Upon completion of my research, the first ever All-University Forum on Diversity was held on May 29, 1991, at the Earle Brown Continuing Education Center on the St. Paul campus. Its purpose was to begin discussing how we, as members of an institution of higher learning, could best address President Hasselmo’s vision of unity with diversity. We designed the forum in a fashion that we hoped would pull in a good number of people from the communities who participated in our study. In order to accomplish this, we decided to create an event that would be entertaining and dramatic, an event we hoped would set a stage for an environment of trust so that we could get a sense of where we were at that time and where to go from here.
We were pleased that some 450 faculty, staff, administrators, and students attended the event on the Twin Cities campus, and others attended simulcasts on the Duluth, Crookston, Morris, and Waseca campuses. It was a lovely afternoon consisting of a keynote address by President Hasselmo; stories presented by a multicultural group of faculty, staff, and students; and Native American music performed by African American singer Faye Washington and a group of Native musicians.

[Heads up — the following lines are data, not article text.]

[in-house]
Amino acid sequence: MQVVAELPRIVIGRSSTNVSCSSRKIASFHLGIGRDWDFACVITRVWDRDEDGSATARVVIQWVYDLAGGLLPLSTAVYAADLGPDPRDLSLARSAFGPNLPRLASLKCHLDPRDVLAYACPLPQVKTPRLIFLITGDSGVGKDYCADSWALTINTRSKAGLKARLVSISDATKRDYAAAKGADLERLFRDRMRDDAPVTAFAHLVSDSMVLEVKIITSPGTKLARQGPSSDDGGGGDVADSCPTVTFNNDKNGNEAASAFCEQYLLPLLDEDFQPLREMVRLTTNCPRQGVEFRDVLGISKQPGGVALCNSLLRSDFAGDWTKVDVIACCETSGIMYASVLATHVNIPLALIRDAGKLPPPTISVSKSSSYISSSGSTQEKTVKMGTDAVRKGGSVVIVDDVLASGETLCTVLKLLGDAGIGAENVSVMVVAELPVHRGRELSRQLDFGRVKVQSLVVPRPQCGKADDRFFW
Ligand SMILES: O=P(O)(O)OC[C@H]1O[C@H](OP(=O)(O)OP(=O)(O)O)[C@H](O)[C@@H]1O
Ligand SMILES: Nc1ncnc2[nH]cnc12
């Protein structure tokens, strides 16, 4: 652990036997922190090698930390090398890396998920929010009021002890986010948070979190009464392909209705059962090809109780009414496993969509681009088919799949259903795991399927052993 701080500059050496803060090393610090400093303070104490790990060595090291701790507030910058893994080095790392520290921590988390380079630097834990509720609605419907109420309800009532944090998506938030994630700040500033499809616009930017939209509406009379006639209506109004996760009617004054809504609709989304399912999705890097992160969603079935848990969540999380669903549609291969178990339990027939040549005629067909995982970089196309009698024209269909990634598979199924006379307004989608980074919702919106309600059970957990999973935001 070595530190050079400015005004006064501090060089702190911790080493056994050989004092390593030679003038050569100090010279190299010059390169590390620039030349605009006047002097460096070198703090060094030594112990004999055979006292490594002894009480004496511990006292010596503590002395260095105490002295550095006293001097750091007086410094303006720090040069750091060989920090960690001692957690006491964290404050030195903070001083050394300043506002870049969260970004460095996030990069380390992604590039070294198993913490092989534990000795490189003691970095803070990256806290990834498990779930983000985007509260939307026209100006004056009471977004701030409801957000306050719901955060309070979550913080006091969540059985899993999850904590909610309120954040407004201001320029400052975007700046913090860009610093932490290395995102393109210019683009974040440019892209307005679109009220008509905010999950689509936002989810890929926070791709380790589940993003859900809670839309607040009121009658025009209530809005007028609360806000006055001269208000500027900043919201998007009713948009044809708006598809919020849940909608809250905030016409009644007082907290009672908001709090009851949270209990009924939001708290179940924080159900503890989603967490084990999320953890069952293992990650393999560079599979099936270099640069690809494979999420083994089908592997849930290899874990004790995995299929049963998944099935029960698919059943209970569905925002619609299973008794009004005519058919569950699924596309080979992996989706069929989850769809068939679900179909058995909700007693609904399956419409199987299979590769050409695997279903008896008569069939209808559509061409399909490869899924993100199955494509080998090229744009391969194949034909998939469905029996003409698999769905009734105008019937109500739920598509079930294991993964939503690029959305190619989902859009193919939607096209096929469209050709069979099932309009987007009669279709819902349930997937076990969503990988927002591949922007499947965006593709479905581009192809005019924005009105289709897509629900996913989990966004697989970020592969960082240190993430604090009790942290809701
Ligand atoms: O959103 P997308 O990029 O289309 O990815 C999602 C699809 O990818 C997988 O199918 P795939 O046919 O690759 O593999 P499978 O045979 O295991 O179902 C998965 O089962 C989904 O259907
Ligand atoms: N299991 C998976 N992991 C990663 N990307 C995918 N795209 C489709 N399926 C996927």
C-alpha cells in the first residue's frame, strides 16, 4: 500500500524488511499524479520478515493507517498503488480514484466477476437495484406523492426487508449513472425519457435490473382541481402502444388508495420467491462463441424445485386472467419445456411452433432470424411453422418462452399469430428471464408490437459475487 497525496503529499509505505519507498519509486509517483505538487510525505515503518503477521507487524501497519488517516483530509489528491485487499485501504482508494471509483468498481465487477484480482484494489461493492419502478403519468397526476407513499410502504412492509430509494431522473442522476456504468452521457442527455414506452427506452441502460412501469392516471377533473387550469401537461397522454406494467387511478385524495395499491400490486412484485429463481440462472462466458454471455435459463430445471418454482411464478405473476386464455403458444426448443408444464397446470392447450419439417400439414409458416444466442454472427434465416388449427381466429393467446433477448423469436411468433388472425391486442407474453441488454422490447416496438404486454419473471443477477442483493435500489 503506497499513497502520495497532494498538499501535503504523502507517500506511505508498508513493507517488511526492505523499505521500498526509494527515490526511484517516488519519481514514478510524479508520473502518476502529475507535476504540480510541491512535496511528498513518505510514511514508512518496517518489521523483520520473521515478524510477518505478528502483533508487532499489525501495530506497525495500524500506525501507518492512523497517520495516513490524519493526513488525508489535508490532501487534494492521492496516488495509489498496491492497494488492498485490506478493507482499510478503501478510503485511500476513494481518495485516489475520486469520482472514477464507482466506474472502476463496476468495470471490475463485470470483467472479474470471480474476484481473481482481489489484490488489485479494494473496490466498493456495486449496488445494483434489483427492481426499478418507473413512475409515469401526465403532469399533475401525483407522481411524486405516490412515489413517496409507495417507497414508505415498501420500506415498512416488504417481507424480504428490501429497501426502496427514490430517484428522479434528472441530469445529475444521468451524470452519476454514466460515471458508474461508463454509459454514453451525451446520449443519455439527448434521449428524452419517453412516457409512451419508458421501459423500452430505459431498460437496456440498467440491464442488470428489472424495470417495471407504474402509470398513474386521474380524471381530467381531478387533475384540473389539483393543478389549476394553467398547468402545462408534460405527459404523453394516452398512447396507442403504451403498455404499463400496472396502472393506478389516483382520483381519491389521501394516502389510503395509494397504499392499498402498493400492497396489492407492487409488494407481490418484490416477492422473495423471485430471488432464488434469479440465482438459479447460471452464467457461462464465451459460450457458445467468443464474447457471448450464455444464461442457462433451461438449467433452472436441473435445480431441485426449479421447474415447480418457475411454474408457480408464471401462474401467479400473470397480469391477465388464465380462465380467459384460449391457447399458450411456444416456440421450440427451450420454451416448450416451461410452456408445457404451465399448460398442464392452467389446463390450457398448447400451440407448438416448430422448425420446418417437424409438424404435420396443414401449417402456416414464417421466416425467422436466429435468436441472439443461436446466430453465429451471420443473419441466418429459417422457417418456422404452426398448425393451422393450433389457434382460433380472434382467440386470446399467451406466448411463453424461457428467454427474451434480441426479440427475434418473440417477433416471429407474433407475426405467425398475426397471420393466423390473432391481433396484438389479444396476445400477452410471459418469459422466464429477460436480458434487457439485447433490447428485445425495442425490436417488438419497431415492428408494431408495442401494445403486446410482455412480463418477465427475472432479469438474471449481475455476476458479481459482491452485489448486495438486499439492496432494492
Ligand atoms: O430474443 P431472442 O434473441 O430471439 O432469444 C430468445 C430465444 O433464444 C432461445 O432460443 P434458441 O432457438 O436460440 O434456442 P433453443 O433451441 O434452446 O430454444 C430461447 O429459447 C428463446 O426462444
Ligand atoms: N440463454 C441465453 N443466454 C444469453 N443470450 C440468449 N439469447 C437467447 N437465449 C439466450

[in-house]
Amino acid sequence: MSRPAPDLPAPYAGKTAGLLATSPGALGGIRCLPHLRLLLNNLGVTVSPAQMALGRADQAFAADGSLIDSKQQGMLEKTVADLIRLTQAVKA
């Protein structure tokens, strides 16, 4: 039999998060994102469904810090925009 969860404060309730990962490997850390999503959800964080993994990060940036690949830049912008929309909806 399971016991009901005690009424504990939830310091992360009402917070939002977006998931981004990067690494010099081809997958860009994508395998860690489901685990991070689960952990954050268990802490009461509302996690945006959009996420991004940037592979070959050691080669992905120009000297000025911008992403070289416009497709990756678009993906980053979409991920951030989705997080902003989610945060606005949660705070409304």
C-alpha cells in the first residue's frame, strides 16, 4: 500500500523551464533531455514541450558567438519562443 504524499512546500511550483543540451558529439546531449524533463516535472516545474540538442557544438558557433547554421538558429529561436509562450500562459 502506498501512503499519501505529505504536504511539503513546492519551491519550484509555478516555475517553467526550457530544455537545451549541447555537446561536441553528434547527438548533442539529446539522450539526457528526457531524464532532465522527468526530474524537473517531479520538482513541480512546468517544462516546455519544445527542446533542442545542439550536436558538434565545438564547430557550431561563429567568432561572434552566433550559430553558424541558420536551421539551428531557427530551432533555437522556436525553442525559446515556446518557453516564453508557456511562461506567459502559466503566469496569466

I then shared my findings from the study we had conducted. There were three general types of statements made by the interviewees when they discussed the commitment of the university to the issue of diversity: (a) President Hasselmo’s sincere commitment to diversity issues; (b) a general lack of commitment by the faculty and staff; and (c) statements of hope about the university instilling a sense of commitment in everyone regarding issues related to diversity. Interviews with faculty, administrators, and students illustrated the work still to be done. One faculty member said:
I could have left the university and it wouldn’t really have mattered to anybody. If the university is really supporting diversity, somehow it ought to find ways to keep people like me around. They have soft money for certain trial positions in the area of diversity. Nobody supports their research, understands it. They don’t get tenure in departments. I think it’s a farce. So when the university says it supports diversity, I say, let me see your behavior. Something needs to be done to locate the pockets of diversity and nurture them, support them. The university needs to take a hard look at itself and do some preventative work instead of always Band-Aid work.